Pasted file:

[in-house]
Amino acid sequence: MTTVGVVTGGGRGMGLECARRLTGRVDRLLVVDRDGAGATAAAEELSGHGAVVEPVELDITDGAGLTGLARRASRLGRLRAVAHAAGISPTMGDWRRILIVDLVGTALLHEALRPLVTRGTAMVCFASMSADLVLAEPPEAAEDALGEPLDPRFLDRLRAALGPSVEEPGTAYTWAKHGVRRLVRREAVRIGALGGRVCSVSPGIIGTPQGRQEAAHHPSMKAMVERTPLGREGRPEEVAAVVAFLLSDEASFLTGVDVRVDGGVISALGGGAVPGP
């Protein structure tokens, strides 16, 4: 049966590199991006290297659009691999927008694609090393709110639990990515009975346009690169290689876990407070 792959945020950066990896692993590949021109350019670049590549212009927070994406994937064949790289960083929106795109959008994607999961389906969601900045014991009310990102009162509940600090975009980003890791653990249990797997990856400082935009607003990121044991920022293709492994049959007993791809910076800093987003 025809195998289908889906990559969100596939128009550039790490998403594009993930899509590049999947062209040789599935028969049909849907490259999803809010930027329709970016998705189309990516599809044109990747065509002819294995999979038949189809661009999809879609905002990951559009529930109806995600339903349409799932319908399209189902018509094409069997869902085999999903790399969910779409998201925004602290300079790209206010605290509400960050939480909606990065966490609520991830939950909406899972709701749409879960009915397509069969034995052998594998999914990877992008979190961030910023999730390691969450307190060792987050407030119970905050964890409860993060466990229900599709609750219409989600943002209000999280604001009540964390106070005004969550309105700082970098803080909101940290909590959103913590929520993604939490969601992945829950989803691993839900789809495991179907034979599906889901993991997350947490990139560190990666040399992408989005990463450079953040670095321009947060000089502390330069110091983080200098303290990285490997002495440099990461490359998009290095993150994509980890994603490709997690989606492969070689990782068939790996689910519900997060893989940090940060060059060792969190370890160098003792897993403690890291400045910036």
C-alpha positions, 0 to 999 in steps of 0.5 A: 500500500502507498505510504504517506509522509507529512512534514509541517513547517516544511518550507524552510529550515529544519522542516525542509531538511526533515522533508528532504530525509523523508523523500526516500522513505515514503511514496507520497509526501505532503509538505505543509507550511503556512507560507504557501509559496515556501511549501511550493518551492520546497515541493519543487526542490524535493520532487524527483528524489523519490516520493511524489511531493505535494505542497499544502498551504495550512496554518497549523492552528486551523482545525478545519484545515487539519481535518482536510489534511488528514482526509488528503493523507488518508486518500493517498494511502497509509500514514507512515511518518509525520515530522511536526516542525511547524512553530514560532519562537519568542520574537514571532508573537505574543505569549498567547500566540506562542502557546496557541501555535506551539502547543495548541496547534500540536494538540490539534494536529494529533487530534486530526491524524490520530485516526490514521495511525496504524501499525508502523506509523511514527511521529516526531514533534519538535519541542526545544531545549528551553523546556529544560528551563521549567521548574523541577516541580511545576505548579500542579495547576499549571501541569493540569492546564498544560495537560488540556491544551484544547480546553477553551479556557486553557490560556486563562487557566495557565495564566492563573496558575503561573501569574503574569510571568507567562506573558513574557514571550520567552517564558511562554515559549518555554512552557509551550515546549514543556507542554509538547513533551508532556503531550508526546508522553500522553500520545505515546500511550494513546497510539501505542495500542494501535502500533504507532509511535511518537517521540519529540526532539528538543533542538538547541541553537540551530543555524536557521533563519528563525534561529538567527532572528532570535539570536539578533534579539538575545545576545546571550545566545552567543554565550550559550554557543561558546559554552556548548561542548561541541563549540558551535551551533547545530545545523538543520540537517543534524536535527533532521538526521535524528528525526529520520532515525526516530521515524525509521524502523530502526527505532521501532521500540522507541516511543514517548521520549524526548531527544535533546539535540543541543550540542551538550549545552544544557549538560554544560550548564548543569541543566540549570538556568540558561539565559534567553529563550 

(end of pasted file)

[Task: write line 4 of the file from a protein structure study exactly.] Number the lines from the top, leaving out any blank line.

C-alpha positions, 0 to 999 in steps of 0.5 A: 500500500502507498505510504504517506509522509507529512512534514509541517513547517516544511518550507524552510529550515529544519522542516525542509531538511526533515522533508528532504530525509523523508523523500526516500522513505515514503511514496507520497509526501505532503509538505505543509507550511503556512507560507504557501509559496515556501511549501511550493518551492520546497515541493519543487526542490524535493520532487524527483528524489523519490516520493511524489511531493505535494505542497499544502498551504495550512496554518497549523492552528486551523482545525478545519484545515487539519481535518482536510489534511488528514482526509488528503493523507488518508486518500493517498494511502497509509500514514507512515511518518509525520515530522511536526516542525511547524512553530514560532519562537519568542520574537514571532508573537505574543505569549498567547500566540506562542502557546496557541501555535506551539502547543495548541496547534500540536494538540490539534494536529494529533487530534486530526491524524490520530485516526490514521495511525496504524501499525508502523506509523511514527511521529516526531514533534519538535519541542526545544531545549528551553523546556529544560528551563521549567521548574523541577516541580511545576505548579500542579495547576499549571501541569493540569492546564498544560495537560488540556491544551484544547480546553477553551479556557486553557490560556486563562487557566495557565495564566492563573496558575503561573501569574503574569510571568507567562506573558513574557514571550520567552517564558511562554515559549518555554512552557509551550515546549514543556507542554509538547513533551508532556503531550508526546508522553500522553500520545505515546500511550494513546497510539501505542495500542494501535502500533504507532509511535511518537517521540519529540526532539528538543533542538538547541541553537540551530543555524536557521533563519528563525534561529538567527532572528532570535539570536539578533534579539538575545545576545546571550545566545552567543554565550550559550554557543561558546559554552556548548561542548561541541563549540558551535551551533547545530545545523538543520540537517543534524536535527533532521538526521535524528528525526529520520532515525526516530521515524525509521524502523530502526527505532521501532521500540522507541516511543514517548521520549524526548531527544535533546539535540543541543550540542551538550549545552544544557549538560554544560550548564548543569541543566540549570538556568540558561539565559534567553529563550 